Some believe they will be ‘rescuing’ hedgehogs. They could in fact end up ‘rescuing’ animals from a humane death to condemn them to a slow and painful death. Both groups will end up killing hedgehogs. We’re just being upfront about it.

SNH is also carrying out a mink cull on another of the islands in the Uists.


Hedgehog cull gets go-ahead despite rescue bid by activists. Jeremy Watson, The Scotsman, March 30, 2003.

Uist goes to war over hedgehogs galore. John MacLeod, Sunday Times (London), March 30, 2003.

Anti-Fur Activist Yvonne Taylor Ready to Go to Jail — Don't Let Us Stop You, Yvonne

Scottish animal rights activist Yvonne Taylor made quite a splash in Paris recently with her efforts to disrupt fashion shows. The People for the Ethical Treatment of Animals member disrupted a Gaultier fashion show by jumping on the runway holding a banner reading “Fur Kills” while she chanted “Fur is dead” (thankfully the crowd was spared the sight of her naked body, unlike the poor citizens in Beijing who were subjected to that display).

In an interview with Scottish newspaper The Herald, Taylor said she is afraid of being arrested and possibly spending time in prison, but is ready to go to jail if that’s what it takes,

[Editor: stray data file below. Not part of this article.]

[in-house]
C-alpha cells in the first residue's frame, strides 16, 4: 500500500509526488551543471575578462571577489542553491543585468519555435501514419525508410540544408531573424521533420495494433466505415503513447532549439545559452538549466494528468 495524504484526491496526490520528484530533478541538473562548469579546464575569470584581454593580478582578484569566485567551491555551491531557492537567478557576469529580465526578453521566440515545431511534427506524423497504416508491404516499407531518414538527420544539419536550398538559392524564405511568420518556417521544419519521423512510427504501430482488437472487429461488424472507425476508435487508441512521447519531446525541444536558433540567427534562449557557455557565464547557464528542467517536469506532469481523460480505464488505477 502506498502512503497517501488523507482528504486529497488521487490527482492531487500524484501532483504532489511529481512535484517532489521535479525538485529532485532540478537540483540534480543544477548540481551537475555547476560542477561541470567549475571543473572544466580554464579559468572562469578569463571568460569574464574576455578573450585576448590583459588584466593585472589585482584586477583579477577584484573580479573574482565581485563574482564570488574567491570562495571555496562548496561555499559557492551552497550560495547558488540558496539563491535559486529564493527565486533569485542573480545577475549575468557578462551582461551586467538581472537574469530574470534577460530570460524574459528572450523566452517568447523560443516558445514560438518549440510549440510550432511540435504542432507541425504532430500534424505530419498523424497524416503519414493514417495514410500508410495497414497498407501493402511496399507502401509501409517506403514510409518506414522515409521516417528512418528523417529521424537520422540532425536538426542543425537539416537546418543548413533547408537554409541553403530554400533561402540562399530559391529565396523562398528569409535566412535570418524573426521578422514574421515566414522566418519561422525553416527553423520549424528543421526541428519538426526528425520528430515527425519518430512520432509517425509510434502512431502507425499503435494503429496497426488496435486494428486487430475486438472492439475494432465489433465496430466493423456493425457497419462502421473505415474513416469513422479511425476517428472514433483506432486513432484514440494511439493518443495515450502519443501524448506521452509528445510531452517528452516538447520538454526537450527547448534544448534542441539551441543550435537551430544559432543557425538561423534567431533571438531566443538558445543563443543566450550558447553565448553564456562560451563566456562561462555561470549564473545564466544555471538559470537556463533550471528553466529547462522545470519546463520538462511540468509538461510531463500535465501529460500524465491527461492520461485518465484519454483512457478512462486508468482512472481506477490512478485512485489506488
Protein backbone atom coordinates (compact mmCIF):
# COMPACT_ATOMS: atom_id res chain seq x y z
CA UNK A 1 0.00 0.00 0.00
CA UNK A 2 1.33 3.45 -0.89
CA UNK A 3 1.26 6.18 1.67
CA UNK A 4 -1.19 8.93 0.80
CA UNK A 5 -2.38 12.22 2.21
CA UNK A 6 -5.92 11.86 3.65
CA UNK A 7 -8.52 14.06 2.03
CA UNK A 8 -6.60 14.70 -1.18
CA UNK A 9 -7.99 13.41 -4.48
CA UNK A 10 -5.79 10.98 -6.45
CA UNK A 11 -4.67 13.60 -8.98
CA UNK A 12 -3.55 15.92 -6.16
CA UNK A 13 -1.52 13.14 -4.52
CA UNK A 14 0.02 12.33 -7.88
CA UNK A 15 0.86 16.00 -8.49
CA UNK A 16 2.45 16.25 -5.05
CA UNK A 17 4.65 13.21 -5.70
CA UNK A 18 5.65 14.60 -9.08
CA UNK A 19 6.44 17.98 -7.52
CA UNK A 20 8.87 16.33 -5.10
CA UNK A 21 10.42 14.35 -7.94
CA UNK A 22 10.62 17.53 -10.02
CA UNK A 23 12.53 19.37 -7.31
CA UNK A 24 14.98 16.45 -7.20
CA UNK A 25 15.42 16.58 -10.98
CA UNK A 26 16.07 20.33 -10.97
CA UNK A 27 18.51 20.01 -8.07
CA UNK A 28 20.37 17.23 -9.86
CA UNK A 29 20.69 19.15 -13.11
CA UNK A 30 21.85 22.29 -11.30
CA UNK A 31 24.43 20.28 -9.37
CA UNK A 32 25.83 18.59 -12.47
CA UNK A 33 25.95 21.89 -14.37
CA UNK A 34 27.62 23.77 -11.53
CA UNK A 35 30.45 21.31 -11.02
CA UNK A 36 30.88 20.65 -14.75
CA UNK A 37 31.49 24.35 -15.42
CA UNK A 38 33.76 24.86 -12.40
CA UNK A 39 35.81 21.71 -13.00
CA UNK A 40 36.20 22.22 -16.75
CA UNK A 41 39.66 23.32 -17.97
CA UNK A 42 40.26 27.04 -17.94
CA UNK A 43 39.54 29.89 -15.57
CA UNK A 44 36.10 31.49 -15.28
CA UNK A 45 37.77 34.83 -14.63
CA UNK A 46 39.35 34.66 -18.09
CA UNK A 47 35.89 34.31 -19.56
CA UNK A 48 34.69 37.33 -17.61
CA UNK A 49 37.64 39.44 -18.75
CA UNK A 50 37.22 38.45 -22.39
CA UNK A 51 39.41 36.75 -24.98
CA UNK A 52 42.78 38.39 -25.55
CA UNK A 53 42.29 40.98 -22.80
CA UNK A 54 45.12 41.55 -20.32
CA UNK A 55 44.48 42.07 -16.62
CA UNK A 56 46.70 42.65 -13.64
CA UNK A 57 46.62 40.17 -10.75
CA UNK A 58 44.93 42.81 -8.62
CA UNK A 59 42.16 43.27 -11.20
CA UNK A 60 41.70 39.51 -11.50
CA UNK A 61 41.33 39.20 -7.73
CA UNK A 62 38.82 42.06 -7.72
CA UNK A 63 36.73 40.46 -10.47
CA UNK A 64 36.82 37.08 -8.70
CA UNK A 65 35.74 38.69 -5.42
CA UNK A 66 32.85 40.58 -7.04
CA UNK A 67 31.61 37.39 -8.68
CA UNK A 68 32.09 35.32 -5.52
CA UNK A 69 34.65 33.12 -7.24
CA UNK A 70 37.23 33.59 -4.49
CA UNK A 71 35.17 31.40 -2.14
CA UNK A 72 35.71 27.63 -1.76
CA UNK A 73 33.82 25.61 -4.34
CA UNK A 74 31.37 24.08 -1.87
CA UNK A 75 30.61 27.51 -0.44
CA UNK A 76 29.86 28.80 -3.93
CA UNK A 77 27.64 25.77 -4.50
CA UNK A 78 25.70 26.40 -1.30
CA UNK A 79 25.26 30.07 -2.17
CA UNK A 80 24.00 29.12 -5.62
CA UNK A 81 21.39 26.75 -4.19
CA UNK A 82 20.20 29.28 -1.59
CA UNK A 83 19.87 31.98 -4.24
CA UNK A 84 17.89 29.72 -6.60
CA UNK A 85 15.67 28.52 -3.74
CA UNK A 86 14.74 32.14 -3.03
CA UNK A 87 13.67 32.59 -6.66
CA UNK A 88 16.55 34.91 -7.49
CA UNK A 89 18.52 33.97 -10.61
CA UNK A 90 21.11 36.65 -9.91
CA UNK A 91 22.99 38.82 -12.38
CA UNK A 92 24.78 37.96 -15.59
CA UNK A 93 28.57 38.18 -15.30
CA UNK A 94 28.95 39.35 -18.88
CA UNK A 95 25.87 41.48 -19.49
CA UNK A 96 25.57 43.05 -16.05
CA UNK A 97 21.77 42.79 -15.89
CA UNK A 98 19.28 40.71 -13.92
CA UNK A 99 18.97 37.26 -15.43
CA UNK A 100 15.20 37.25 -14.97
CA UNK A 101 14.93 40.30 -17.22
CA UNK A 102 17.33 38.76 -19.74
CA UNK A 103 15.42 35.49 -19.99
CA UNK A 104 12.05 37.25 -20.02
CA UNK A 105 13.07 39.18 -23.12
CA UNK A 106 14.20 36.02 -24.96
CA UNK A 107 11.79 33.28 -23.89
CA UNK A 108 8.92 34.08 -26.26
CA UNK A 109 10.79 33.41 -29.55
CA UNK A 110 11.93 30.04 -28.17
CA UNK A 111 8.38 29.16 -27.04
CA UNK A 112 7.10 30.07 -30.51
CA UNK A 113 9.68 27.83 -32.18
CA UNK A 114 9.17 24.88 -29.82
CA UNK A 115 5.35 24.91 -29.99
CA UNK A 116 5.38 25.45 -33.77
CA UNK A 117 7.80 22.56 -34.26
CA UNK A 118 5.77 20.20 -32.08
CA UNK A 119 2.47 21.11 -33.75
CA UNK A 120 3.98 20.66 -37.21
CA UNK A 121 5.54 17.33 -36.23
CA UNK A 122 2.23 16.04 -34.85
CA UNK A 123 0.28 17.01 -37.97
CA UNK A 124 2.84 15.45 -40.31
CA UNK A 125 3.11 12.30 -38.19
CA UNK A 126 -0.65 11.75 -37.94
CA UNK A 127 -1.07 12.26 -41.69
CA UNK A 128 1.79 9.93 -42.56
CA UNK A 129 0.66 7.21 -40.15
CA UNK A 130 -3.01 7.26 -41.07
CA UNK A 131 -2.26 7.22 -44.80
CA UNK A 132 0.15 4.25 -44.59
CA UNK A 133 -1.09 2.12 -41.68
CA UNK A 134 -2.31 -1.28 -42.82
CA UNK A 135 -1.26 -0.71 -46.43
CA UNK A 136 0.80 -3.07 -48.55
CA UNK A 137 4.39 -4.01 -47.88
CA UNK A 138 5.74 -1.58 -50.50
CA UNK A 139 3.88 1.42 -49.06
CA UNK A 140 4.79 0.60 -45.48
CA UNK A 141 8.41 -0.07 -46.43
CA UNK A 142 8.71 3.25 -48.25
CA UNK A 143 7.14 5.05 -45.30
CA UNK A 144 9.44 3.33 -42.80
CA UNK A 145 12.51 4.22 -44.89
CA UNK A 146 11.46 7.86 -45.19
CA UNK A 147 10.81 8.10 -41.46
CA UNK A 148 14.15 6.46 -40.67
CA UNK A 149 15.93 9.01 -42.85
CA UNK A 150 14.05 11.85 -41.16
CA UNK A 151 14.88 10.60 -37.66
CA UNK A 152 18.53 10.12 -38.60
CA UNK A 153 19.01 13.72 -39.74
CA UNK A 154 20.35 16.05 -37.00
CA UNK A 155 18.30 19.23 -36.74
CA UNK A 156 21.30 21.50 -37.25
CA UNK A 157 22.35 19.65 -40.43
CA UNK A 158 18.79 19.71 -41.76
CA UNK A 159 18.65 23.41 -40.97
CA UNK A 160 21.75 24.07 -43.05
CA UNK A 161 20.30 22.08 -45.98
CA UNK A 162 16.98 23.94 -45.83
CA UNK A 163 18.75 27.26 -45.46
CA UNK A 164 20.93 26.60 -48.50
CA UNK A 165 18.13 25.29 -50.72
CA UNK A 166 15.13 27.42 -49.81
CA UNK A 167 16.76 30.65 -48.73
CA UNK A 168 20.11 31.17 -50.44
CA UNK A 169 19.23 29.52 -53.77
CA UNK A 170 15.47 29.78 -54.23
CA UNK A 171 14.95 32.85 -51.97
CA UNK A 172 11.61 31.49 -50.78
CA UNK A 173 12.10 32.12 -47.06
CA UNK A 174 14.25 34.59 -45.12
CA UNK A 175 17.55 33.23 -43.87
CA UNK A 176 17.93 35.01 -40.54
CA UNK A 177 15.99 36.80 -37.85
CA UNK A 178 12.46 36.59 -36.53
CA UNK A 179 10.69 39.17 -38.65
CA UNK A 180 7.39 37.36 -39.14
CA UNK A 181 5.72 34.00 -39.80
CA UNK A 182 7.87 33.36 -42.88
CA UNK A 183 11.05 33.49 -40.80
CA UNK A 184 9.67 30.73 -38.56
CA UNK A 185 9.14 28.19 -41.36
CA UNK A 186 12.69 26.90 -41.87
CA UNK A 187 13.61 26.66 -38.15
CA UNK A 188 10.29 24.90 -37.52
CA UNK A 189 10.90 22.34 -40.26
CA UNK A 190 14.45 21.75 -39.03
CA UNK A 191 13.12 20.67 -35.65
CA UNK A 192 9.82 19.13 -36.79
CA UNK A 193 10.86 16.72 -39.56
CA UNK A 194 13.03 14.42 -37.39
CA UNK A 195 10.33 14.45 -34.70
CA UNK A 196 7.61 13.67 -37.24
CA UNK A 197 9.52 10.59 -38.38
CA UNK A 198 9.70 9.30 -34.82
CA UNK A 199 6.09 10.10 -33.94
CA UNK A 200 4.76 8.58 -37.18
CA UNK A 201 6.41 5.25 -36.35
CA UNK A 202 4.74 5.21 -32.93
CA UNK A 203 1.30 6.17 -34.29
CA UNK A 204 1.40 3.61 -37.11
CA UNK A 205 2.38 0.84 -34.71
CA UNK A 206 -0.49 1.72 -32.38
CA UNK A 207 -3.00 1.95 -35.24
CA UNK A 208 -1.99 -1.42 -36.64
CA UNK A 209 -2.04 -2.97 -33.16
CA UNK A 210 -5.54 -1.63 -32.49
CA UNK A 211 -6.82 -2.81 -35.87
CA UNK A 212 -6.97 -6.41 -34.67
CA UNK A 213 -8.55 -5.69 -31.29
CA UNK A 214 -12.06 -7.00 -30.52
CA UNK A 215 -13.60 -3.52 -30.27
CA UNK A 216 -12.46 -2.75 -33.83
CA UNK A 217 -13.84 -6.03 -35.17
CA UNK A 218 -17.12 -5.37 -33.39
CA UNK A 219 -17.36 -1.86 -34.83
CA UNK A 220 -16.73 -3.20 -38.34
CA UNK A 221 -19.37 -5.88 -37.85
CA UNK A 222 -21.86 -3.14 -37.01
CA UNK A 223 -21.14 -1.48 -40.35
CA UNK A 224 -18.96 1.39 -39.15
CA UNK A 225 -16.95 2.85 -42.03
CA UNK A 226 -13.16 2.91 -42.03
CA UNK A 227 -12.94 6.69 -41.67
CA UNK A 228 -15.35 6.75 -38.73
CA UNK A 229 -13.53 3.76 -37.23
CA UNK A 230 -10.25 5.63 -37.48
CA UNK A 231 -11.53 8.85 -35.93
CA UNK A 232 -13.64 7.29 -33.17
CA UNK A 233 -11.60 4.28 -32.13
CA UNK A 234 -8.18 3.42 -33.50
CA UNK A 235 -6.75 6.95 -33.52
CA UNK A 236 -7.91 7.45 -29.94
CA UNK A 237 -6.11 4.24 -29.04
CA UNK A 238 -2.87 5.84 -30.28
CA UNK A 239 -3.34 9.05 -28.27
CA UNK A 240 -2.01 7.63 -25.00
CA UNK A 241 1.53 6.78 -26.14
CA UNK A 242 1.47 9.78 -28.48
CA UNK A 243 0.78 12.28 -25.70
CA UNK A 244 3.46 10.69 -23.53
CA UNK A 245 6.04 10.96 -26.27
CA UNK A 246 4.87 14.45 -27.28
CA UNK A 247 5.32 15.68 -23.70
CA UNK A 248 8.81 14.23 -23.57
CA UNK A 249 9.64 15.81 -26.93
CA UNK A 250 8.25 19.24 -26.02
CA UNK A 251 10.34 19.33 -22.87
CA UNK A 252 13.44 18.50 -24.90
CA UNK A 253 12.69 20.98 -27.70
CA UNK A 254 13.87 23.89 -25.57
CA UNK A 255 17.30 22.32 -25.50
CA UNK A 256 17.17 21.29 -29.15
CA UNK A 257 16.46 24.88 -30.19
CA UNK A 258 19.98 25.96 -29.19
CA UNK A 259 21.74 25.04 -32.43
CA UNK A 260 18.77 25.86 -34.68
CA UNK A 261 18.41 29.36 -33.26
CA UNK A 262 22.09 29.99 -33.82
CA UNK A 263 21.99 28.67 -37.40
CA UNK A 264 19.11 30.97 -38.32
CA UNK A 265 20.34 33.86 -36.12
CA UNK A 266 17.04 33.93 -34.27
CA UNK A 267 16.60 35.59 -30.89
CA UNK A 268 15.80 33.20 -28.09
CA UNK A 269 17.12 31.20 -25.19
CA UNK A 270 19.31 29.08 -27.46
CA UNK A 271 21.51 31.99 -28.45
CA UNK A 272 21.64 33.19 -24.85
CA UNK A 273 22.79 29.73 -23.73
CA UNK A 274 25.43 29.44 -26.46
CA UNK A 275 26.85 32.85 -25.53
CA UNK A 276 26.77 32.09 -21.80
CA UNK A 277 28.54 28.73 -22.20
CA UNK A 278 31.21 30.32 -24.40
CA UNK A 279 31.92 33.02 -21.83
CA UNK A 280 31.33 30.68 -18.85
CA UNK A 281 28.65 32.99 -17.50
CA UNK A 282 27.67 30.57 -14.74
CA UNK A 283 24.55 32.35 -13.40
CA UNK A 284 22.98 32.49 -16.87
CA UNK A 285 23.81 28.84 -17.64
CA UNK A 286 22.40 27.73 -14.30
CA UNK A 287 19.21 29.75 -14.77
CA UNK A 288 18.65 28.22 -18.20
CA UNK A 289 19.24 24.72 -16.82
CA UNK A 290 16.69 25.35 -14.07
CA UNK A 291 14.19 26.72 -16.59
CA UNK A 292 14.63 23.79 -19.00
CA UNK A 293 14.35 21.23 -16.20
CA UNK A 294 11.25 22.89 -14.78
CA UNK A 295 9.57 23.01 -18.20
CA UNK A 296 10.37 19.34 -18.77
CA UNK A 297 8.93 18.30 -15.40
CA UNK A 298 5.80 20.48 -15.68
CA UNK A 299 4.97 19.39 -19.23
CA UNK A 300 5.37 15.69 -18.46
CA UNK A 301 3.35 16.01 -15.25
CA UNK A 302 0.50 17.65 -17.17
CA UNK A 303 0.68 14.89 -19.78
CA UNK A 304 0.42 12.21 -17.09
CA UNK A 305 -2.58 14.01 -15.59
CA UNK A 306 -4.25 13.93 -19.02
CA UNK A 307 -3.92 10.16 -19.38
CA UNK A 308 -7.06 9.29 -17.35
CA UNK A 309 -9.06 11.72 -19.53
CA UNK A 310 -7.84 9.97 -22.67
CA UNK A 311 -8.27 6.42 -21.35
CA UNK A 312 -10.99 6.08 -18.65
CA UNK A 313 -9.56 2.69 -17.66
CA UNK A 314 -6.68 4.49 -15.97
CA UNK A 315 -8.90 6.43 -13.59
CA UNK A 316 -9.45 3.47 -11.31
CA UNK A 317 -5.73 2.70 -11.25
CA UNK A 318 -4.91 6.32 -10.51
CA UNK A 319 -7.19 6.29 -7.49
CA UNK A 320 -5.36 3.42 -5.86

Although I’m petrified, it’s nothing compared to what these animals go through. When a model is on the catwalk wearing fur, all I can see is an animal suffering. If I thought about consequences I’d never do anything. Prison is always a possibility, but I just can’t think about it.

Don’t worry, with a bit of luck Taylor will have plenty of time to think about it at some point.

Not that she’d be missing much. According to The Herald, Taylor is a professional protester who “has turned her back on a nine-to-five job and instead campaigns for animal rights” full time. In addition to stripping and chanting for PETA, she is a coordinator with the Scotland-based Advocates for Animals.

Taylor adds that she plans to do this for the rest of her life,

I will never stop. Even when I’m an old lady I will drop my clothes to keep fur off people’s backs.

Probably beats seeing Bruce Friedrich streaking for some nonsense, but not by much. But the important point here is that she is exactly right — she will have to be taking her clothes off when she’s 80 because the fur industry will still be around and going strong. At least Taylor understands the futility of her little stunts.


Fur protester ready to go to jail for the cause. Catherine Lyst, The Herald (Scotland), March 12, 2003.

Naked fur protesters freed. The BBC, October 24, 2002.

PETA Activists Confront Gaultier on the Catwalk. Press Release, People for the Ethical Treatment of Animals, March 3, 2003.